Saturday, September 15, 2012

SEA DUST - 5 star review

Sea Dust has all the elements of a gothic romance, but with a maritime setting. The author writes with rich and metaphorical language, creating vivid, spellbinding imagery. The story begins in Whitby, England. It is mid-winter, 1856. Emma gazes out of the attic window where the body of her dead baby girl lies.

"The fishing port, nestled in the valley below, was shrouded in white. Snow covered the docks and wharves, the sand flat - Belle Island, and the hills and open moors beyond. Across the valley, the ruins of the old Benedictine abbey wore a vestal veil. Only the treacherous face of the crumbling East Cliff had escaped the winter mantle." (from Chapter 1)

The descriptions are beautifully evocative, but Emma is no innocent young maiden waiting to be swept off her feet. She is a mature woman, mother of a teenaged boy, about to go off to sea. Her marriage has gone bad and her life is closing in on her. The sea offers tortured Emma her only means of escape from a brutish, violent husband and a bleak life. But the sea is fraught with its own dangers, Emma discovers after she sneaks aboard an outbound ship with the help of a French seaman she is attracted to.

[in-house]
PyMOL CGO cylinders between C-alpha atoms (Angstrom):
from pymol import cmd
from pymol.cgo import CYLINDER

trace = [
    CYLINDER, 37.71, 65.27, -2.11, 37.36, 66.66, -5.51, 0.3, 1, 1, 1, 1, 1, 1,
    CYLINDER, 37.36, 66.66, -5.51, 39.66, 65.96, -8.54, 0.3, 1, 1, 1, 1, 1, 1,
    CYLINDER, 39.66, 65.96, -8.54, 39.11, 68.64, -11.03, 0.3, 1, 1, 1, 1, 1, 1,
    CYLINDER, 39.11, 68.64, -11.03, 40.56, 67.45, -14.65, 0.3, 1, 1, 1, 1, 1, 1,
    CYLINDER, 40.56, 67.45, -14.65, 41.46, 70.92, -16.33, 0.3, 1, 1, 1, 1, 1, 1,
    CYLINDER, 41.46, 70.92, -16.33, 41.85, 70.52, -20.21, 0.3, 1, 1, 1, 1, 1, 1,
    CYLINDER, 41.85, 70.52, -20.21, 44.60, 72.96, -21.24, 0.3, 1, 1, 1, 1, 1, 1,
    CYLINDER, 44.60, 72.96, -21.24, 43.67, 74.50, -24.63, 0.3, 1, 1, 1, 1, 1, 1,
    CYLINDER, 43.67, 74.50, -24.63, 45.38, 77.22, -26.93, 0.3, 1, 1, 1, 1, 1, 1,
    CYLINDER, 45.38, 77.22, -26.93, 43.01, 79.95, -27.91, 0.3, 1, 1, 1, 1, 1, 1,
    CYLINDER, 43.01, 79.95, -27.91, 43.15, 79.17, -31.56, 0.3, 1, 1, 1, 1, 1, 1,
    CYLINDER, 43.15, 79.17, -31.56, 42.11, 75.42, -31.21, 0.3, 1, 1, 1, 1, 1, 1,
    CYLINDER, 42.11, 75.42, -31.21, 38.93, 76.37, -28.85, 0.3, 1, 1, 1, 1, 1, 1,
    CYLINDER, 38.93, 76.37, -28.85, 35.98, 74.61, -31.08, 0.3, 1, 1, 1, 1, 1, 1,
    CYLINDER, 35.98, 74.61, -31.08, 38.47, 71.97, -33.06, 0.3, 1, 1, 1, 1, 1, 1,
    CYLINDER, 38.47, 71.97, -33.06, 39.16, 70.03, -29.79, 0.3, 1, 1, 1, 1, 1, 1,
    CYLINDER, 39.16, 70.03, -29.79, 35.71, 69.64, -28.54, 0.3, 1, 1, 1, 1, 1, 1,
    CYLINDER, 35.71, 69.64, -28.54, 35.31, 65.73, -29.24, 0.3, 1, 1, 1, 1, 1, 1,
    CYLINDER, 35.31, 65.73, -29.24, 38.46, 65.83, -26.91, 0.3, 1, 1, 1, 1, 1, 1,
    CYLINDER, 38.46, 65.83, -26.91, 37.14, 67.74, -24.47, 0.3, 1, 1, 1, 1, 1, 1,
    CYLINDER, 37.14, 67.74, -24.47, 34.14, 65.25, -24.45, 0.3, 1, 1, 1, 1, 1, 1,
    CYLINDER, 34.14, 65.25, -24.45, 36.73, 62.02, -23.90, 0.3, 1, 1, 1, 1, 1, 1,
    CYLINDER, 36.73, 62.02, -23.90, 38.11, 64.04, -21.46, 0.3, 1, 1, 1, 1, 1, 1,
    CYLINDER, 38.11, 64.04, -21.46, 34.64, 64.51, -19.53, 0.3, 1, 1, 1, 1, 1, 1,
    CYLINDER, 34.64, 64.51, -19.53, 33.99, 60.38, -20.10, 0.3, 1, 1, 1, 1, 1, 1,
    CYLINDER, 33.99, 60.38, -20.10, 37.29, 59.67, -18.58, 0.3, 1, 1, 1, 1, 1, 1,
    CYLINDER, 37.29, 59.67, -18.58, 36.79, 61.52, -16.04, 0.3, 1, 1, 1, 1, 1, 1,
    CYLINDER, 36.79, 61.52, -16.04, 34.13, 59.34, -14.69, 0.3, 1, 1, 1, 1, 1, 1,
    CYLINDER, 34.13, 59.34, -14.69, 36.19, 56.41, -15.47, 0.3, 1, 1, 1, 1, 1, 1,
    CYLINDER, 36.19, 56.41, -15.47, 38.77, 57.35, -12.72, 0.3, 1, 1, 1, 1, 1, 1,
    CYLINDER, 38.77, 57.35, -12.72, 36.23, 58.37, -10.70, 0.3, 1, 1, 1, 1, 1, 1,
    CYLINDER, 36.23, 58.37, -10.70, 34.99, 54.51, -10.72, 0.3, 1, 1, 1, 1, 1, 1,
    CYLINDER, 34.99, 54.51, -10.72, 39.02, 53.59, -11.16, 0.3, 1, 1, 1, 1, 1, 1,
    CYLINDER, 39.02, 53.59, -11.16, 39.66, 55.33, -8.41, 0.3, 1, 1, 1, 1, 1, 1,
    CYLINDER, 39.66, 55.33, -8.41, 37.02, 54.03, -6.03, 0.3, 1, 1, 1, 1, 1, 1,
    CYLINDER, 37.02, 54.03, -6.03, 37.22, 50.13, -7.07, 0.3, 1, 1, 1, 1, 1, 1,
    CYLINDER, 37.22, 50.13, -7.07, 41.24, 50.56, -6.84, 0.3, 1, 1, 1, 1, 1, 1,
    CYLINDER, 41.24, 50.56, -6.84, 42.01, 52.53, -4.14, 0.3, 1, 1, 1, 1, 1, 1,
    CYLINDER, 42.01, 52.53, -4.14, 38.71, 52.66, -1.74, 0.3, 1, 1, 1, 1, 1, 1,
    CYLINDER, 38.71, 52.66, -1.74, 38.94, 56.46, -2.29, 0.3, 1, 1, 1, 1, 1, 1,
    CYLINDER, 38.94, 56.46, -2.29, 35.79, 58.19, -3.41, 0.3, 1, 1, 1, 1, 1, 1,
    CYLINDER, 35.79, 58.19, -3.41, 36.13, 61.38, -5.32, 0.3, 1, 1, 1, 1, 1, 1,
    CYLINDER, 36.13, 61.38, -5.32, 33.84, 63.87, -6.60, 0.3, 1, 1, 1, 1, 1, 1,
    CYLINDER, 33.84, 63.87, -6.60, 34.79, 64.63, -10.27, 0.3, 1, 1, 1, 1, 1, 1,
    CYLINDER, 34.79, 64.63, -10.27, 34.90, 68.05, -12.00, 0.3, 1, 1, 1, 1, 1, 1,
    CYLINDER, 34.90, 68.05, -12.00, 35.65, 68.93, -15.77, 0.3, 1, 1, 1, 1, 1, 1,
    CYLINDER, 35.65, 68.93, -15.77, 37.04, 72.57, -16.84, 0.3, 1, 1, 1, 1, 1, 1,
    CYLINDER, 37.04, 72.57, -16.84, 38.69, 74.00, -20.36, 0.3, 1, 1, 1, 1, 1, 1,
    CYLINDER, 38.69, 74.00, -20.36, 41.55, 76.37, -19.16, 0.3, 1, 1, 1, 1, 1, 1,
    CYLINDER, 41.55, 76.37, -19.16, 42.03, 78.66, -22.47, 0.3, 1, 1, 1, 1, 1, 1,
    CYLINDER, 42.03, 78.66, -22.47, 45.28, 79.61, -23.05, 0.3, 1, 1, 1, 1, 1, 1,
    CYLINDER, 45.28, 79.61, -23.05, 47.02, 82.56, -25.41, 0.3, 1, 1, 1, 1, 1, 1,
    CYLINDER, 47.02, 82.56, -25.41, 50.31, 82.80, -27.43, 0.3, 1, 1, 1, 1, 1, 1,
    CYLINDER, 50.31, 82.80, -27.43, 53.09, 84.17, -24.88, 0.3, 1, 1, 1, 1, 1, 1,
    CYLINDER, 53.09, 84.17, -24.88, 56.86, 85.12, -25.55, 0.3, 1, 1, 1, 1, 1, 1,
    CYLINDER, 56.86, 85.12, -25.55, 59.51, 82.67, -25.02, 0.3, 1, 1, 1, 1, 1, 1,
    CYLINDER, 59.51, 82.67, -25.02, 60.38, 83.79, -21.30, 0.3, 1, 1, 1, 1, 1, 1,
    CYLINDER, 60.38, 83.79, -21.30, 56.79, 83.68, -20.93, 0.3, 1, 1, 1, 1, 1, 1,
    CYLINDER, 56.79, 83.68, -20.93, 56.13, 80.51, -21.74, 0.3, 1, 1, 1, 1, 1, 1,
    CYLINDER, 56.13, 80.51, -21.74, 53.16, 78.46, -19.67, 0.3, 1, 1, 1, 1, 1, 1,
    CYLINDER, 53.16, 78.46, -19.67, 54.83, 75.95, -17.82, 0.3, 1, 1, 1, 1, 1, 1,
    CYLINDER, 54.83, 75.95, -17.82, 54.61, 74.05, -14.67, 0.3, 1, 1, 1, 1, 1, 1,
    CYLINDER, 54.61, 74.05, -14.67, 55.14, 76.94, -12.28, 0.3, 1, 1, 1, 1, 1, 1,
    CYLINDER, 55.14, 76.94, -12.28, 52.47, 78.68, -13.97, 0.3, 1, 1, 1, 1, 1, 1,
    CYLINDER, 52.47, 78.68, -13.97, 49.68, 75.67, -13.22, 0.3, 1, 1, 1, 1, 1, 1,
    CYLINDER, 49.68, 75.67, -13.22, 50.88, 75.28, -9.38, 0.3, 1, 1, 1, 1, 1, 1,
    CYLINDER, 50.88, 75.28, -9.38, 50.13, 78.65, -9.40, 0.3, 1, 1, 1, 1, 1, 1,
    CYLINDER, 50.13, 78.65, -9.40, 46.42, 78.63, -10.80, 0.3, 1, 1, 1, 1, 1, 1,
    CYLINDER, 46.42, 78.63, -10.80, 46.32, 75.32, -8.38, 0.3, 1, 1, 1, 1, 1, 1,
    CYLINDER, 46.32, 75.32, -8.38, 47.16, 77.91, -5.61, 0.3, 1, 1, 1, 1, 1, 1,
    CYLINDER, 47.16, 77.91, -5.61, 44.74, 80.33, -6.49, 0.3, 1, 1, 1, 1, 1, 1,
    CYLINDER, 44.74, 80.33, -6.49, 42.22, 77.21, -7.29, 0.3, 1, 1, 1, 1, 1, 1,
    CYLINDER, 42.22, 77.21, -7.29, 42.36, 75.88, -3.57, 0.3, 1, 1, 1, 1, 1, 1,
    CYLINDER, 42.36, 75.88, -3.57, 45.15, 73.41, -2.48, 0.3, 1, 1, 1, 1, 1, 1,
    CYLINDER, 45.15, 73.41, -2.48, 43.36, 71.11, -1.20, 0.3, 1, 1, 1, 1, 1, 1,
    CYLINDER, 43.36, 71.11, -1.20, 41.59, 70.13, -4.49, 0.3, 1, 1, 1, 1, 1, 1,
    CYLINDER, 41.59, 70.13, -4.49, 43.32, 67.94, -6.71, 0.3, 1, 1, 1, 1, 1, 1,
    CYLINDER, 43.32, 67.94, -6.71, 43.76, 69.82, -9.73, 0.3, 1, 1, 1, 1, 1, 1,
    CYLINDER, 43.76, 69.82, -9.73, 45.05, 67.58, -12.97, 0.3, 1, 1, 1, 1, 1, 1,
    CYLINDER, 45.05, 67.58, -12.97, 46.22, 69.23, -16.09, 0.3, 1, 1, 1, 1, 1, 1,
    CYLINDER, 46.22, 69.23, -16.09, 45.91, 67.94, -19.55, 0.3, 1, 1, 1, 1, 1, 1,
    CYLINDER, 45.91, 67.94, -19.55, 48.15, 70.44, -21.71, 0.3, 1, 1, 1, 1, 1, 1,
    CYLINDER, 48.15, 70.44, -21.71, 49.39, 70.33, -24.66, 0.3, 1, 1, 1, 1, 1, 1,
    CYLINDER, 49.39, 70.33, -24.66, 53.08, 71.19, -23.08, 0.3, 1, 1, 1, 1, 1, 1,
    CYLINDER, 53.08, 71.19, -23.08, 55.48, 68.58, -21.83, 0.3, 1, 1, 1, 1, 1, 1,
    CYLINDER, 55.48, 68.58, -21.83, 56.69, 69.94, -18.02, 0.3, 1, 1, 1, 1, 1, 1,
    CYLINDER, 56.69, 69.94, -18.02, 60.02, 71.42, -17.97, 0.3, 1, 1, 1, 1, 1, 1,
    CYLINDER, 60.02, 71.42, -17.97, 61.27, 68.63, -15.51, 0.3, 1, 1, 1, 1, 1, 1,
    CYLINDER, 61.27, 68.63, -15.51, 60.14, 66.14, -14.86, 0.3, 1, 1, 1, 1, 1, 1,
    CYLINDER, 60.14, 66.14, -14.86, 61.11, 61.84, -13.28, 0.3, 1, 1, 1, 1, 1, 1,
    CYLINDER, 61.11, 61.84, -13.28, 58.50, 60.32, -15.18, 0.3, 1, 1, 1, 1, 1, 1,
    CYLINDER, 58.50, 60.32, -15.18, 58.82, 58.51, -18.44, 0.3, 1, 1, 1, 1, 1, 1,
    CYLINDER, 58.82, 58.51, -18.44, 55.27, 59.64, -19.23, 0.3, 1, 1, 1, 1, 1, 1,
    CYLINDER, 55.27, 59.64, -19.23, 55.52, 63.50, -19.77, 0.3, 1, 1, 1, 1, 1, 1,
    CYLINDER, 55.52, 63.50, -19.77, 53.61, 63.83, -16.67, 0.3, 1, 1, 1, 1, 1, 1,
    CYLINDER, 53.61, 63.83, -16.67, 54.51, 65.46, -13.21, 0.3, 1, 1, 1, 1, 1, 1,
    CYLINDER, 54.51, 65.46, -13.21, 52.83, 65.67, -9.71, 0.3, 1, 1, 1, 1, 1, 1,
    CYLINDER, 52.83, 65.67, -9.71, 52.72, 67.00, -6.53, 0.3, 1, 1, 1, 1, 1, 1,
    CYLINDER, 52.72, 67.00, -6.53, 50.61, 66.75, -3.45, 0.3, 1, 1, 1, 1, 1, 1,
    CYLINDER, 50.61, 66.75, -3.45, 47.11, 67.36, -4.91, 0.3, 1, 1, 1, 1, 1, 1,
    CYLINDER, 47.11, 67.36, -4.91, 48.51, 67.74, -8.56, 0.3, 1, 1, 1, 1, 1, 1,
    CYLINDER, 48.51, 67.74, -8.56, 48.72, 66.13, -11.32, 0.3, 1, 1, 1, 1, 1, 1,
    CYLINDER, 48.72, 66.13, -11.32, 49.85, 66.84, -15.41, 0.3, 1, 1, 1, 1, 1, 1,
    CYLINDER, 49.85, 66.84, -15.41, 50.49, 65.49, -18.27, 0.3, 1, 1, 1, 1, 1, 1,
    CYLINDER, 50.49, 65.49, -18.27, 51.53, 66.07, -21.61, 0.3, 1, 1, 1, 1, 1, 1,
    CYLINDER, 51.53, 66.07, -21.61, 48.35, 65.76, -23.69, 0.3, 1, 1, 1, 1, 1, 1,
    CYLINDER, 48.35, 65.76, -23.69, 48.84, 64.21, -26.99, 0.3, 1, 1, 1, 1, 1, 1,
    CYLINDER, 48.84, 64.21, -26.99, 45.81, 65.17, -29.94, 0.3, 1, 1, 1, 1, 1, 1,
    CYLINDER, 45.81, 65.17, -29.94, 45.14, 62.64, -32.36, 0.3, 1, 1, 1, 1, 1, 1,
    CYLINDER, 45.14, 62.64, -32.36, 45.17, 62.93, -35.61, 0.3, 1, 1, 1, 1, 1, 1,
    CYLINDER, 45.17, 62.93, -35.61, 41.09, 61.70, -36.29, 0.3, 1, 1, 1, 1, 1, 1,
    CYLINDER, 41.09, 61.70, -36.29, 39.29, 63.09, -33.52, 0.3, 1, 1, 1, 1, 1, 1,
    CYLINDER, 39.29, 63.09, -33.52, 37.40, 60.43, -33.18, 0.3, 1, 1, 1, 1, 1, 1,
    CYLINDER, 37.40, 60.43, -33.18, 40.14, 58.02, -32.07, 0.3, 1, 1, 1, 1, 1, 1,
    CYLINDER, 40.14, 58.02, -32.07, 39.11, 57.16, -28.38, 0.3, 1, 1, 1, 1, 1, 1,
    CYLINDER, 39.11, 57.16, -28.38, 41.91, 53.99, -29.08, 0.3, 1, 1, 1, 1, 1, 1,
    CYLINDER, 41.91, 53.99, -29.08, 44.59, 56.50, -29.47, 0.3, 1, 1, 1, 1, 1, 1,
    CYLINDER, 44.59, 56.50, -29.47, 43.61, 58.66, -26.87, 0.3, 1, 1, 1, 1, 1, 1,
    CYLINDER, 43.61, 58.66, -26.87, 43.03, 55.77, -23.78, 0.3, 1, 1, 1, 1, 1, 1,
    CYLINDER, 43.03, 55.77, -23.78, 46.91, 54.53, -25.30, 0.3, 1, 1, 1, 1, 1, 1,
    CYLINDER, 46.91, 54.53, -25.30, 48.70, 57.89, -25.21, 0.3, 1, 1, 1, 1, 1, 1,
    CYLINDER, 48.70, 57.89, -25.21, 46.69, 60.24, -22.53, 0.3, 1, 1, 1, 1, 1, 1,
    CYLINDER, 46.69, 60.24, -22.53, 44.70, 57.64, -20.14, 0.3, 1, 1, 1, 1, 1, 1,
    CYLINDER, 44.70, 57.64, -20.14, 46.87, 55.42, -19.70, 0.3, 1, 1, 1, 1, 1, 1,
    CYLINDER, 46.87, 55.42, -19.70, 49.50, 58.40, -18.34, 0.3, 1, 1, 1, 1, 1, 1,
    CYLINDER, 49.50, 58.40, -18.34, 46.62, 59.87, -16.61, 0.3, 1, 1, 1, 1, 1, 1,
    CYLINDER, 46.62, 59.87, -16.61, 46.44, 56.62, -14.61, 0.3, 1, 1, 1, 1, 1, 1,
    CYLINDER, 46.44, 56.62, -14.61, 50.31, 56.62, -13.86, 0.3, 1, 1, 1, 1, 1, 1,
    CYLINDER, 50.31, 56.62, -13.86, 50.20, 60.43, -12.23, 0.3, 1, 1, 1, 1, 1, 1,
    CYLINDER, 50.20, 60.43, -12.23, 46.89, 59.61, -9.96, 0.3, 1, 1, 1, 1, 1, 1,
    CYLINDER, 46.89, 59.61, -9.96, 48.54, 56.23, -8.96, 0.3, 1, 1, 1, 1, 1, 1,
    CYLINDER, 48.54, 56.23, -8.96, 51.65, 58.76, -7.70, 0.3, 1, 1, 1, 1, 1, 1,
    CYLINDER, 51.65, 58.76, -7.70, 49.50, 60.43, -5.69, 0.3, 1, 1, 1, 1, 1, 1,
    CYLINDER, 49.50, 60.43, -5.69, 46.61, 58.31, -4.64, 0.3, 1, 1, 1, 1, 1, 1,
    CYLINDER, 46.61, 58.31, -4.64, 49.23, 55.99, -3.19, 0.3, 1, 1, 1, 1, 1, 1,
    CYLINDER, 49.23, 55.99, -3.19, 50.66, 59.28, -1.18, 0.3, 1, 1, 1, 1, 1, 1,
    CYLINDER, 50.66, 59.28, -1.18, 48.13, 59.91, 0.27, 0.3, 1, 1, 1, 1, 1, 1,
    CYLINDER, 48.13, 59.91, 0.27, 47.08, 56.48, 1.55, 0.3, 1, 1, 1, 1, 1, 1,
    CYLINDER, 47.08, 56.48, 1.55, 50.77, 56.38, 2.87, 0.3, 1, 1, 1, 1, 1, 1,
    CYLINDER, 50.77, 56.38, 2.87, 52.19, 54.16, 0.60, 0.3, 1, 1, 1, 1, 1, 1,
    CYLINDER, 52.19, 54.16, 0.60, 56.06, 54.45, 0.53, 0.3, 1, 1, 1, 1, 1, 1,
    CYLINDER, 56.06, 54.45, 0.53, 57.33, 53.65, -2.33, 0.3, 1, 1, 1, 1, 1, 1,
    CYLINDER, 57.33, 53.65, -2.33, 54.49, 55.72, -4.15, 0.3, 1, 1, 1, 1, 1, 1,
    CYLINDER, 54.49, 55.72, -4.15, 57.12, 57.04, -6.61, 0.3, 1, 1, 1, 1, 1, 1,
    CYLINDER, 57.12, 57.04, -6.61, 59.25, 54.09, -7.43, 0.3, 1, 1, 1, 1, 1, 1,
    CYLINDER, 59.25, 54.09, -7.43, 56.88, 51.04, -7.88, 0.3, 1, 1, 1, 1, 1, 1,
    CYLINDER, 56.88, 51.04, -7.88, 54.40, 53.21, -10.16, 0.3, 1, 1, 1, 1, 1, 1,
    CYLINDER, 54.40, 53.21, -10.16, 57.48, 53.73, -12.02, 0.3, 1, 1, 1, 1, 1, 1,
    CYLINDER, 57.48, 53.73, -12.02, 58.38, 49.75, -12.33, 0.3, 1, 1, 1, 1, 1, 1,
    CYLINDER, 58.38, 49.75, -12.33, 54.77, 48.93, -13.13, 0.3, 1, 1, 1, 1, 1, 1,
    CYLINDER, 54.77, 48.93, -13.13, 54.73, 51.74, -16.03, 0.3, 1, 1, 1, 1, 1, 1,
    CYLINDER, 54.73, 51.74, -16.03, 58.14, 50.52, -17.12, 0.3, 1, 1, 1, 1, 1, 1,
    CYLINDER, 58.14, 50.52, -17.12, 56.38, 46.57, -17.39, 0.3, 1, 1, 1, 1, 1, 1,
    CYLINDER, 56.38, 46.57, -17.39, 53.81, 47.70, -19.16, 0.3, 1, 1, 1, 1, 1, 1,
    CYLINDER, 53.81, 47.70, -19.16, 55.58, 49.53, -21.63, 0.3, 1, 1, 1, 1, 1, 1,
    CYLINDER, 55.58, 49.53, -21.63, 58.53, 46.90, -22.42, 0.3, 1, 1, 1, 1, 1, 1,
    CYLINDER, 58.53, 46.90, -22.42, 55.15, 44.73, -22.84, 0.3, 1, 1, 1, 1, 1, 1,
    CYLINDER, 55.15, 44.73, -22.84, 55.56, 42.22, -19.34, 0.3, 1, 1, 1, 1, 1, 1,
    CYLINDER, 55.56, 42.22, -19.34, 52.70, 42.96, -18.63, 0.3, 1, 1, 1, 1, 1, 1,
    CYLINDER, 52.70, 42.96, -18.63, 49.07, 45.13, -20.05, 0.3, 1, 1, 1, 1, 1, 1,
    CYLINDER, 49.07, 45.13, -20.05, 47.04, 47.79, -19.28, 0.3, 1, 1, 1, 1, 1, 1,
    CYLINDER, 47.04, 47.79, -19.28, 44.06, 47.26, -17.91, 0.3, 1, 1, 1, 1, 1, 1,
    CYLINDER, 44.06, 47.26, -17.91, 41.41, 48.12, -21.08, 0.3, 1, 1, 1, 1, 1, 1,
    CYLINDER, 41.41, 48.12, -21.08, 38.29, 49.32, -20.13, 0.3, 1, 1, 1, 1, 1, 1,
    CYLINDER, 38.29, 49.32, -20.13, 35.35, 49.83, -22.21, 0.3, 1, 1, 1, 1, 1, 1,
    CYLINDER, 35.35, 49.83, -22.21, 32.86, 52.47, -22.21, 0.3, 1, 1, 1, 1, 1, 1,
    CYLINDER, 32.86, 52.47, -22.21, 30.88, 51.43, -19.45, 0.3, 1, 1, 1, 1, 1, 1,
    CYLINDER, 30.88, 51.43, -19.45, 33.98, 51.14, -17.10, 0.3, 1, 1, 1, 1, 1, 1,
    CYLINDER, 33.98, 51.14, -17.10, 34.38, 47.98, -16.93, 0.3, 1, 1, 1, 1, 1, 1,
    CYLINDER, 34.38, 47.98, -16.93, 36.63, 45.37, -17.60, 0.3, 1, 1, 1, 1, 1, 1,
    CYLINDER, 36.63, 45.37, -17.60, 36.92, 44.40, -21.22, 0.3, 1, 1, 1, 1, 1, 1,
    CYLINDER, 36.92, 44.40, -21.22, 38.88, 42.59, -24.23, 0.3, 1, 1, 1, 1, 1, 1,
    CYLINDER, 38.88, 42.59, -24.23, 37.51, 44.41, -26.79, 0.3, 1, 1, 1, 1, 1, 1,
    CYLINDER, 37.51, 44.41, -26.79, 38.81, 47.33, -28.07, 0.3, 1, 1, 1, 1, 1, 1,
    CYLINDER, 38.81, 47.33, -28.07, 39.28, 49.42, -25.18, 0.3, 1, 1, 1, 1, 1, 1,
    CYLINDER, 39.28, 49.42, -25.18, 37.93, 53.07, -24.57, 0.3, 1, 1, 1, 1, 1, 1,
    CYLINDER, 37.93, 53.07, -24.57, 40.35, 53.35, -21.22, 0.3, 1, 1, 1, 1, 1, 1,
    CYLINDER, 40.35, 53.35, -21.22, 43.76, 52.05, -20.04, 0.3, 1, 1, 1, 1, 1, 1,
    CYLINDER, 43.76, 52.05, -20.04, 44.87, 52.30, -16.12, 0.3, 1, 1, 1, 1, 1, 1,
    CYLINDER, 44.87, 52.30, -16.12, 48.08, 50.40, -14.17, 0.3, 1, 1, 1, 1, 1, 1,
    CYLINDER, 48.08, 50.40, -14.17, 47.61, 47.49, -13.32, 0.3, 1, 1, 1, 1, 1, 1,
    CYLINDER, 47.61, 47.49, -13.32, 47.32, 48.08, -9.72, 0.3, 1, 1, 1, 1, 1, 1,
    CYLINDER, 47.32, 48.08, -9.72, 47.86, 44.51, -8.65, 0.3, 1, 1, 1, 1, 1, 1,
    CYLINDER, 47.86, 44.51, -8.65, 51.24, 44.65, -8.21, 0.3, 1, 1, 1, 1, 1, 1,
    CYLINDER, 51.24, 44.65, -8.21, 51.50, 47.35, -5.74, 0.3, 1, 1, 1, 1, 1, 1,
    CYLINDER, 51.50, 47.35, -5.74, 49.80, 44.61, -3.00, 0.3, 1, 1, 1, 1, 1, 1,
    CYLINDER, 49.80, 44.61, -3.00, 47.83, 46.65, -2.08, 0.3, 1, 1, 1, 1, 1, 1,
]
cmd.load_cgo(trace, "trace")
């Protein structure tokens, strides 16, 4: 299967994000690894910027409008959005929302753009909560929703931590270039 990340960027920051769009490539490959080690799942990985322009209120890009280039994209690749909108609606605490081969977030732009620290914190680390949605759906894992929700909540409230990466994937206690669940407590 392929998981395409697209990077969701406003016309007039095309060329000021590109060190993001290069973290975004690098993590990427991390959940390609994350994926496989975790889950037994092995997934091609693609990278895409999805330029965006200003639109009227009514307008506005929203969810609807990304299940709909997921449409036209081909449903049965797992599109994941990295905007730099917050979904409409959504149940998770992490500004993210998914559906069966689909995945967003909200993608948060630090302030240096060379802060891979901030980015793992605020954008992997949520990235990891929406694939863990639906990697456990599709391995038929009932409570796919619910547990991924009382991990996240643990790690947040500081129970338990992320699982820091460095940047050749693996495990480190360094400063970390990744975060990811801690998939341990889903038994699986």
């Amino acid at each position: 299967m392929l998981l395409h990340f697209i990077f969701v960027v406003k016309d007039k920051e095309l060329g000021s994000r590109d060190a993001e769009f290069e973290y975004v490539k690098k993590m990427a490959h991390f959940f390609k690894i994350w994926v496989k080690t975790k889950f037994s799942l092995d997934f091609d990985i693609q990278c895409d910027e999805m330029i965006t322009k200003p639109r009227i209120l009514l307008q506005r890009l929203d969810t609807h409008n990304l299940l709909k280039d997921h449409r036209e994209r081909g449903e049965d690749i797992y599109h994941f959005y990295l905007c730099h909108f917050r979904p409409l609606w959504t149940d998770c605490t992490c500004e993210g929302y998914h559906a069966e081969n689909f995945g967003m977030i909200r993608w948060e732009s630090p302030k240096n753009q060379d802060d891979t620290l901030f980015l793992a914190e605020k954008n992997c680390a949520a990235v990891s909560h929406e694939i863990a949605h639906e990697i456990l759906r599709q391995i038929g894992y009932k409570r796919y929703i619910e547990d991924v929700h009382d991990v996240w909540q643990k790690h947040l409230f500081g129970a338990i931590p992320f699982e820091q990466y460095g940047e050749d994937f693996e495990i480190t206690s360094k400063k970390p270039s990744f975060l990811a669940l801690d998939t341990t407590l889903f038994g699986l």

Margaret Muir is quite at home in her nautical setting and she knows how to build suspense. She chillingly portrays the dark side of romance in an era when women were second class citizens at the mercy of men; to be coddled, adored, or scorned and abused as they saw fit. I could relate to Emma's untenable situation and I cheered her on in her quest to be loved and respected while becoming the whole person she was meant to be.

A gritty, unsettling story in the guise of a nineteenth century romantic novel. I highly recommend it.

Review author - Linda Collison
For September, SEA DUST is on sale on Amazon Kindle for $0.99

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